Portraits at Tuesday life class

We were attempting pastel portraits today. I used the vertical feathering technique I have tried on various other subjects, and it seemed to work quite well. Is my preferred pastel technique now.



6 thoughts on “Portraits at Tuesday life class”

  1. Quite taken with your vertical feathering technique used in portraits! It is very appealing in its sketchiness! Even though I have another technique developed, you have me interested. Thank you for showing it fully here.


    1. Hi Carol
      The paper is roughly 36*24 in, which I think has a bit too big for comfort. The vertical gathering technique works well at a smaller scale, using a hard, square pastel like contè. That gives a nice, thin line, but would take forever to cover such a large sheet. I’ve been using this technique for a couple of years now and it is just the way I draw in pastel.

      Liked by 1 person

      1. I try to resist grabbing other people’s style. But I really like the effects you get with it. I always use pastel pencils, so the thin line would be easier for me. But I will try not to steal. I believe these technique discoveries are innate resources, to be respected by others. Thanks for telling me more. I agree, you may be over-reaching with the size of your support. But I suppose you had reasons for choosing such a big one.?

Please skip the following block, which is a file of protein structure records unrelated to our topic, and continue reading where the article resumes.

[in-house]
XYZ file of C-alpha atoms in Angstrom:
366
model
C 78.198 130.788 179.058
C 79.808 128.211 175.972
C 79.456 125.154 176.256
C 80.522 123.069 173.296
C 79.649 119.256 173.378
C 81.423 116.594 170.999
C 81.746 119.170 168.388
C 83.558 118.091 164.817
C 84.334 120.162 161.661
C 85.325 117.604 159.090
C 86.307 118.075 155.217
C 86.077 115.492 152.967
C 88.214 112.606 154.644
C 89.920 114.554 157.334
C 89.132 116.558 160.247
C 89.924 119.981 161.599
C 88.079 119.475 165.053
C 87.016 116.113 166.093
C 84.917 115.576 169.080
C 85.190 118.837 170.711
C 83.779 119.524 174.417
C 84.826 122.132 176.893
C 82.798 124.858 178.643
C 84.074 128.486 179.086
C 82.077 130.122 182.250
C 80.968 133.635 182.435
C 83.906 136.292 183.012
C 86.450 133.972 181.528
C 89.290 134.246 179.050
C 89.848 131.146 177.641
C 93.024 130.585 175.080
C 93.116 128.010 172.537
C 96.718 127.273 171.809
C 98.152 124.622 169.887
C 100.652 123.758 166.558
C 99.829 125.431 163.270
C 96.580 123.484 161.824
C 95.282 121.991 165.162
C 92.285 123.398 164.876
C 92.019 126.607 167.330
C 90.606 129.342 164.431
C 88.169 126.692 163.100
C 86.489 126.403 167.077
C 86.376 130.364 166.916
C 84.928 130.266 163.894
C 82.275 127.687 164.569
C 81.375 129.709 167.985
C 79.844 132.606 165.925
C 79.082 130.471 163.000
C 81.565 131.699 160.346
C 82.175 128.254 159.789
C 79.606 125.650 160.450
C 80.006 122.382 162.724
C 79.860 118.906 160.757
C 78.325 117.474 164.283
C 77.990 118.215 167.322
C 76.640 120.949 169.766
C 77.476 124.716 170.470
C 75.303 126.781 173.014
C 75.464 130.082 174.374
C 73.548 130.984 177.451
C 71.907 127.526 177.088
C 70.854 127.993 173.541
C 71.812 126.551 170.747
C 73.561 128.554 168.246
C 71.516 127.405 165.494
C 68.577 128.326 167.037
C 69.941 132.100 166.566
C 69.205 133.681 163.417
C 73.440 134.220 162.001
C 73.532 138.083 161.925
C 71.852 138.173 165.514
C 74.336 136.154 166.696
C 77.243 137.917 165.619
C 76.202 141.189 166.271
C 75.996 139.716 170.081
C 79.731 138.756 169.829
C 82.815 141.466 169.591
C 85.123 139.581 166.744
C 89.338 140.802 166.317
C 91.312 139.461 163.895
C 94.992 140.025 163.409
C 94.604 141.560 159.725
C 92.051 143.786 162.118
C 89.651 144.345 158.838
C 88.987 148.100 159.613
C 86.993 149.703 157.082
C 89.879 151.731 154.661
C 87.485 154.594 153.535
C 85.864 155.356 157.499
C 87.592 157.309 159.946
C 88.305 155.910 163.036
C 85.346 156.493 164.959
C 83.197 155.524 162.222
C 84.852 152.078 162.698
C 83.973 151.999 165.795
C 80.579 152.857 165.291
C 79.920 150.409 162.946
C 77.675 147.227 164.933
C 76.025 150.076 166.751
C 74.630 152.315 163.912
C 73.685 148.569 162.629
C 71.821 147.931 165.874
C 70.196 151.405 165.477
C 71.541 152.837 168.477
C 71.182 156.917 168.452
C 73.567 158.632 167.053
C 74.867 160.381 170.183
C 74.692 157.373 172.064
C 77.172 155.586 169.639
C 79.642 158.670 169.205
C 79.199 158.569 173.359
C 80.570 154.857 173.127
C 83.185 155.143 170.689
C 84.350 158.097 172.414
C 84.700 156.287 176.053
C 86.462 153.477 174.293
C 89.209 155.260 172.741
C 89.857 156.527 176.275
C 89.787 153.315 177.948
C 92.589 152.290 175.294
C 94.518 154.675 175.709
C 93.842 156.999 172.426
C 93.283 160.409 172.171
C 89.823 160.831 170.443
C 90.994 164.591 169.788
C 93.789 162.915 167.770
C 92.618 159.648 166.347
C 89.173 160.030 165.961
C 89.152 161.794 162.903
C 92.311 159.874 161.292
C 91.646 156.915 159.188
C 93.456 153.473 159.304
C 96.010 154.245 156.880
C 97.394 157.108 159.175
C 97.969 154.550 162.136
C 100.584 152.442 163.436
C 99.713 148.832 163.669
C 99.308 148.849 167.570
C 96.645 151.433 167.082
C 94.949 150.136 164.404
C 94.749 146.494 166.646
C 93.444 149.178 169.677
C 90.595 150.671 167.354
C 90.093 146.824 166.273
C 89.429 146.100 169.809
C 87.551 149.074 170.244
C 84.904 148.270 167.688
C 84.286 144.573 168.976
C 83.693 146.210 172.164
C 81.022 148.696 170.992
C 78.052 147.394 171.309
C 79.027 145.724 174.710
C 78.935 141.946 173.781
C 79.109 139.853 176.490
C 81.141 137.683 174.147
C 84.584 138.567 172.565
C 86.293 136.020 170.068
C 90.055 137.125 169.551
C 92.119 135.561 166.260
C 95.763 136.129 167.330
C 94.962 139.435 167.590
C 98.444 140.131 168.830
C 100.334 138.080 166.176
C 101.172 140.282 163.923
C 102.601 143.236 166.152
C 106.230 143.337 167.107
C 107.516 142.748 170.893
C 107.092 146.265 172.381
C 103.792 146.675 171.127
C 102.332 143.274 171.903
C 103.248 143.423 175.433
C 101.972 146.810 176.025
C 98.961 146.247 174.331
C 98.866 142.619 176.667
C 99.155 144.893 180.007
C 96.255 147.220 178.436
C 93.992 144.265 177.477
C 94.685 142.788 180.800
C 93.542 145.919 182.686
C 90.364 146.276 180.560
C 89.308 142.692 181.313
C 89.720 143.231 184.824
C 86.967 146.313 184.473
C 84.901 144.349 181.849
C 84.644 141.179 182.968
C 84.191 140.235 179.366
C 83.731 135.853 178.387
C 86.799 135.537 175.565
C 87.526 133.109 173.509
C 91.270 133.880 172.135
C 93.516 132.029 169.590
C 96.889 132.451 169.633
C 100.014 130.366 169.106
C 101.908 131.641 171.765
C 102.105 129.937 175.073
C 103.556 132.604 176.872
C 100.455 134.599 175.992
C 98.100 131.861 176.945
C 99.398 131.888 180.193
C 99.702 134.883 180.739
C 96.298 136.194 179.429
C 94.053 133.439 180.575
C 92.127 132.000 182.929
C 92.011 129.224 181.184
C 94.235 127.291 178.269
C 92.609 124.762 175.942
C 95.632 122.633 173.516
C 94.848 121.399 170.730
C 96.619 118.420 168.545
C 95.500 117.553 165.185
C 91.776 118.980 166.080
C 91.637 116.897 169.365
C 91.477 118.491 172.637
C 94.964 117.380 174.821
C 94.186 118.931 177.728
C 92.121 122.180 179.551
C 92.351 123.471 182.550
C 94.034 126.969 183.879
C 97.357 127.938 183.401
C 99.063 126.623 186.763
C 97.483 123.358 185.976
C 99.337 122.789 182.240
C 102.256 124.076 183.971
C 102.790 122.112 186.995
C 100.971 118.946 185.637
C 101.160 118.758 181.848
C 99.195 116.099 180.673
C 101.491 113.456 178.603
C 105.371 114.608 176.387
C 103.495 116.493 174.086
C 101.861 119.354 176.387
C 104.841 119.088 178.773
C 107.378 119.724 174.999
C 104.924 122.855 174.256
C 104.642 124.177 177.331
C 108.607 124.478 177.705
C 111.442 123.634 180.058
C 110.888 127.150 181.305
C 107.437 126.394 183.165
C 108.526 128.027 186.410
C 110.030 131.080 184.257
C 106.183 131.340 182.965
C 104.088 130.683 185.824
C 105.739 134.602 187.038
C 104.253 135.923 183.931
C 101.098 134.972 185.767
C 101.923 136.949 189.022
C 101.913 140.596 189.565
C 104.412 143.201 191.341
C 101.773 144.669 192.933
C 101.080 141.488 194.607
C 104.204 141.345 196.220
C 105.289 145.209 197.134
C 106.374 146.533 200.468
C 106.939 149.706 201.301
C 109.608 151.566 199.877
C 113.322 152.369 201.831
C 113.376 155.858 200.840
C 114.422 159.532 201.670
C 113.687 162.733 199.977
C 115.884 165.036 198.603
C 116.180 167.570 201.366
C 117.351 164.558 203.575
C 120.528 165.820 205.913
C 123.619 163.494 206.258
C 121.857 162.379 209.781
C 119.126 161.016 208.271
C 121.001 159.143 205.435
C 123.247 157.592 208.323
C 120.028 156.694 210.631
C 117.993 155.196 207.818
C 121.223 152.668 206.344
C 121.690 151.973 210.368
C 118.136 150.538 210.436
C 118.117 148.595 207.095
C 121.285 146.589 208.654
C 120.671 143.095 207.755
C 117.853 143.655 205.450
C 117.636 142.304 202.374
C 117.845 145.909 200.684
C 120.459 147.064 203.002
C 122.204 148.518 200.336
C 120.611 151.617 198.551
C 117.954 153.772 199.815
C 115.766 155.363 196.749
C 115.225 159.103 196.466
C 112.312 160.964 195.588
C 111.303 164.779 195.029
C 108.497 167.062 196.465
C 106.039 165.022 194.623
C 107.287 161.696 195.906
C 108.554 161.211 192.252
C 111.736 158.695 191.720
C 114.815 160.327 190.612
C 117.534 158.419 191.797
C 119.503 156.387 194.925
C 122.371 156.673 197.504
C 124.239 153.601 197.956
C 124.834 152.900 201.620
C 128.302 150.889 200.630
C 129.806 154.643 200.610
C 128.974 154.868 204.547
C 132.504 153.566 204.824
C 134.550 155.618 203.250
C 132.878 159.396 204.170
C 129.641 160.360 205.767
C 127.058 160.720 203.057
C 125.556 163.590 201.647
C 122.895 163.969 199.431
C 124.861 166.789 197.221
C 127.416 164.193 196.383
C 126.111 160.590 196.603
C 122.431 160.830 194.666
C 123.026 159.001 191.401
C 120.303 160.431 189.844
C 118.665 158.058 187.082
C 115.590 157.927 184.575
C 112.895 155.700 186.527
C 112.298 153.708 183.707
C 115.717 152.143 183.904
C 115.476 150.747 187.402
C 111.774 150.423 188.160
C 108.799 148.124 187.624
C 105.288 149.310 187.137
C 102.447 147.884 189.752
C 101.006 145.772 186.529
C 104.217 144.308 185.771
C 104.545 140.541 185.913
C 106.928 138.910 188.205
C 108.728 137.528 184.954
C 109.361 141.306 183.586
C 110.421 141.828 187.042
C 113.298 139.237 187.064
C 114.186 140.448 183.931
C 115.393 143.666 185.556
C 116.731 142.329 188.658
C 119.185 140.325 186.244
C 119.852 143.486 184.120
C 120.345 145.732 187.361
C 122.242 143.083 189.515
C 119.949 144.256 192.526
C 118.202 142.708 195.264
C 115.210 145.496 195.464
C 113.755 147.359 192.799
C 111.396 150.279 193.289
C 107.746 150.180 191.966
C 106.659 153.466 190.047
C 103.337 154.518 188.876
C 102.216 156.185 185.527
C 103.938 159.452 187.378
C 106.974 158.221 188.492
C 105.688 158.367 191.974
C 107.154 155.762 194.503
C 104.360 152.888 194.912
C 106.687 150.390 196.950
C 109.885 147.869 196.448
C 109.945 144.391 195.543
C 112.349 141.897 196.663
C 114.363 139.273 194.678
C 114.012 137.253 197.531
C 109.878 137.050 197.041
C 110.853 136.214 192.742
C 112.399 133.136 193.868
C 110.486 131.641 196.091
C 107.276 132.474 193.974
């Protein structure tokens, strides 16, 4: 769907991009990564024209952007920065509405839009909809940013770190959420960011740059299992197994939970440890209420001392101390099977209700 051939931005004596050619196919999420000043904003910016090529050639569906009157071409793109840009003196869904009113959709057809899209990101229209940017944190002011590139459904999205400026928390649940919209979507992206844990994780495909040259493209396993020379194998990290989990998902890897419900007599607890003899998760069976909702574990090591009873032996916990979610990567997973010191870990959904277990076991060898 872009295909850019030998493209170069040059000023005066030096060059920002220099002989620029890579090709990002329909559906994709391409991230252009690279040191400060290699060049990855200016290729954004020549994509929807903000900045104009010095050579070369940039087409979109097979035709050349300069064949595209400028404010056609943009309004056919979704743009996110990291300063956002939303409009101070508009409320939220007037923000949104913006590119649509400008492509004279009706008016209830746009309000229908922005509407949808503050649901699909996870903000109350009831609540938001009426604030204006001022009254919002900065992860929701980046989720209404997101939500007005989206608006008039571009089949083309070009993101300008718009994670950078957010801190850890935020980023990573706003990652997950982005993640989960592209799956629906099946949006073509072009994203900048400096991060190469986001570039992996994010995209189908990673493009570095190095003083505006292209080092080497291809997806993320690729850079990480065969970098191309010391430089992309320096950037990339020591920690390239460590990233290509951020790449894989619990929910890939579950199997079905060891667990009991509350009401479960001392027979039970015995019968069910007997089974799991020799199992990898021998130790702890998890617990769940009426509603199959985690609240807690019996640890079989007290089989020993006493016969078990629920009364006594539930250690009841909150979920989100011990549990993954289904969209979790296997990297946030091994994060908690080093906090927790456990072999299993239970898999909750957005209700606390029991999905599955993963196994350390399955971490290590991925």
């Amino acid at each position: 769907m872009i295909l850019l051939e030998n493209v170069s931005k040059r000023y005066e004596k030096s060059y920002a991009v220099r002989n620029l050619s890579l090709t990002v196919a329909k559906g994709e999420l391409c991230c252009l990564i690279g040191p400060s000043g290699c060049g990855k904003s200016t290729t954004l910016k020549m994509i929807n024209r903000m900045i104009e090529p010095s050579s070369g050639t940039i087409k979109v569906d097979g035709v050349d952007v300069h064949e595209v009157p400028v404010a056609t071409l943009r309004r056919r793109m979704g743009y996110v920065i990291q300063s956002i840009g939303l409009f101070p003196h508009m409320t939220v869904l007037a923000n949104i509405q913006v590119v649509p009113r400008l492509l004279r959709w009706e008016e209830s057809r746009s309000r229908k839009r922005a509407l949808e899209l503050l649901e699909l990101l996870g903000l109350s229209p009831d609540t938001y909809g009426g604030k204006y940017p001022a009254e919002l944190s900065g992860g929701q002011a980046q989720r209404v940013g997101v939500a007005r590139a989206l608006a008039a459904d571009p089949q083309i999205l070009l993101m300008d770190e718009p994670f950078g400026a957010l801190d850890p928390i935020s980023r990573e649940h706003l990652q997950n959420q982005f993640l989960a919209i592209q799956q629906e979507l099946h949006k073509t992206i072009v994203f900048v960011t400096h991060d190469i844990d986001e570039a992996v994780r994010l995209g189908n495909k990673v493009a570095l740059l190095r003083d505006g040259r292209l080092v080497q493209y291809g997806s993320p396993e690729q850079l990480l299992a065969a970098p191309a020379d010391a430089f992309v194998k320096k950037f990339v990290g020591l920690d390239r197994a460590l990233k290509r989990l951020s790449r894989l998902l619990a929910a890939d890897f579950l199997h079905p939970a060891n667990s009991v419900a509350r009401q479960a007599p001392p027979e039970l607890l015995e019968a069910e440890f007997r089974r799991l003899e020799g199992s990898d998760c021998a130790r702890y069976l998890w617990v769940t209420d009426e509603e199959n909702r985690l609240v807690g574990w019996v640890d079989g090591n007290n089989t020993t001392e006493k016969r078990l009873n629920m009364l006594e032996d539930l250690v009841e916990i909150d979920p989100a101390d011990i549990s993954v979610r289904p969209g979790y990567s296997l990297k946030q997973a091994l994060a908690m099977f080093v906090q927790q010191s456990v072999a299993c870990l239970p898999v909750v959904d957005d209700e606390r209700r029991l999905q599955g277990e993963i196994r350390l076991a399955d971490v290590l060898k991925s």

2. Grab away Carol! I didn’t invent the style, I learnt it at a workshop run by Max Hale ( http://www.maxhaleart.co.uk ). It is best done with the edge of a former pastel. I’ve never managed it so well with pastel pencils which oddly don’t seem to give such consistently fine lines.
        Paper size at the life classes is just what is chosen by the tutor. He likes big sheets so you can dance about in front of them.

        Liked by 1 person

      3. Thank you! I just may. Max Hale seems a man to look into. I do realize how straight the line from the edge of a square pastel stick would be–and appealing. And yes the pencil wears down to wide quickly, not so good for lots of fine lines. I’d love to see the dancing in front of one’s work! Thanks for so much useful info.


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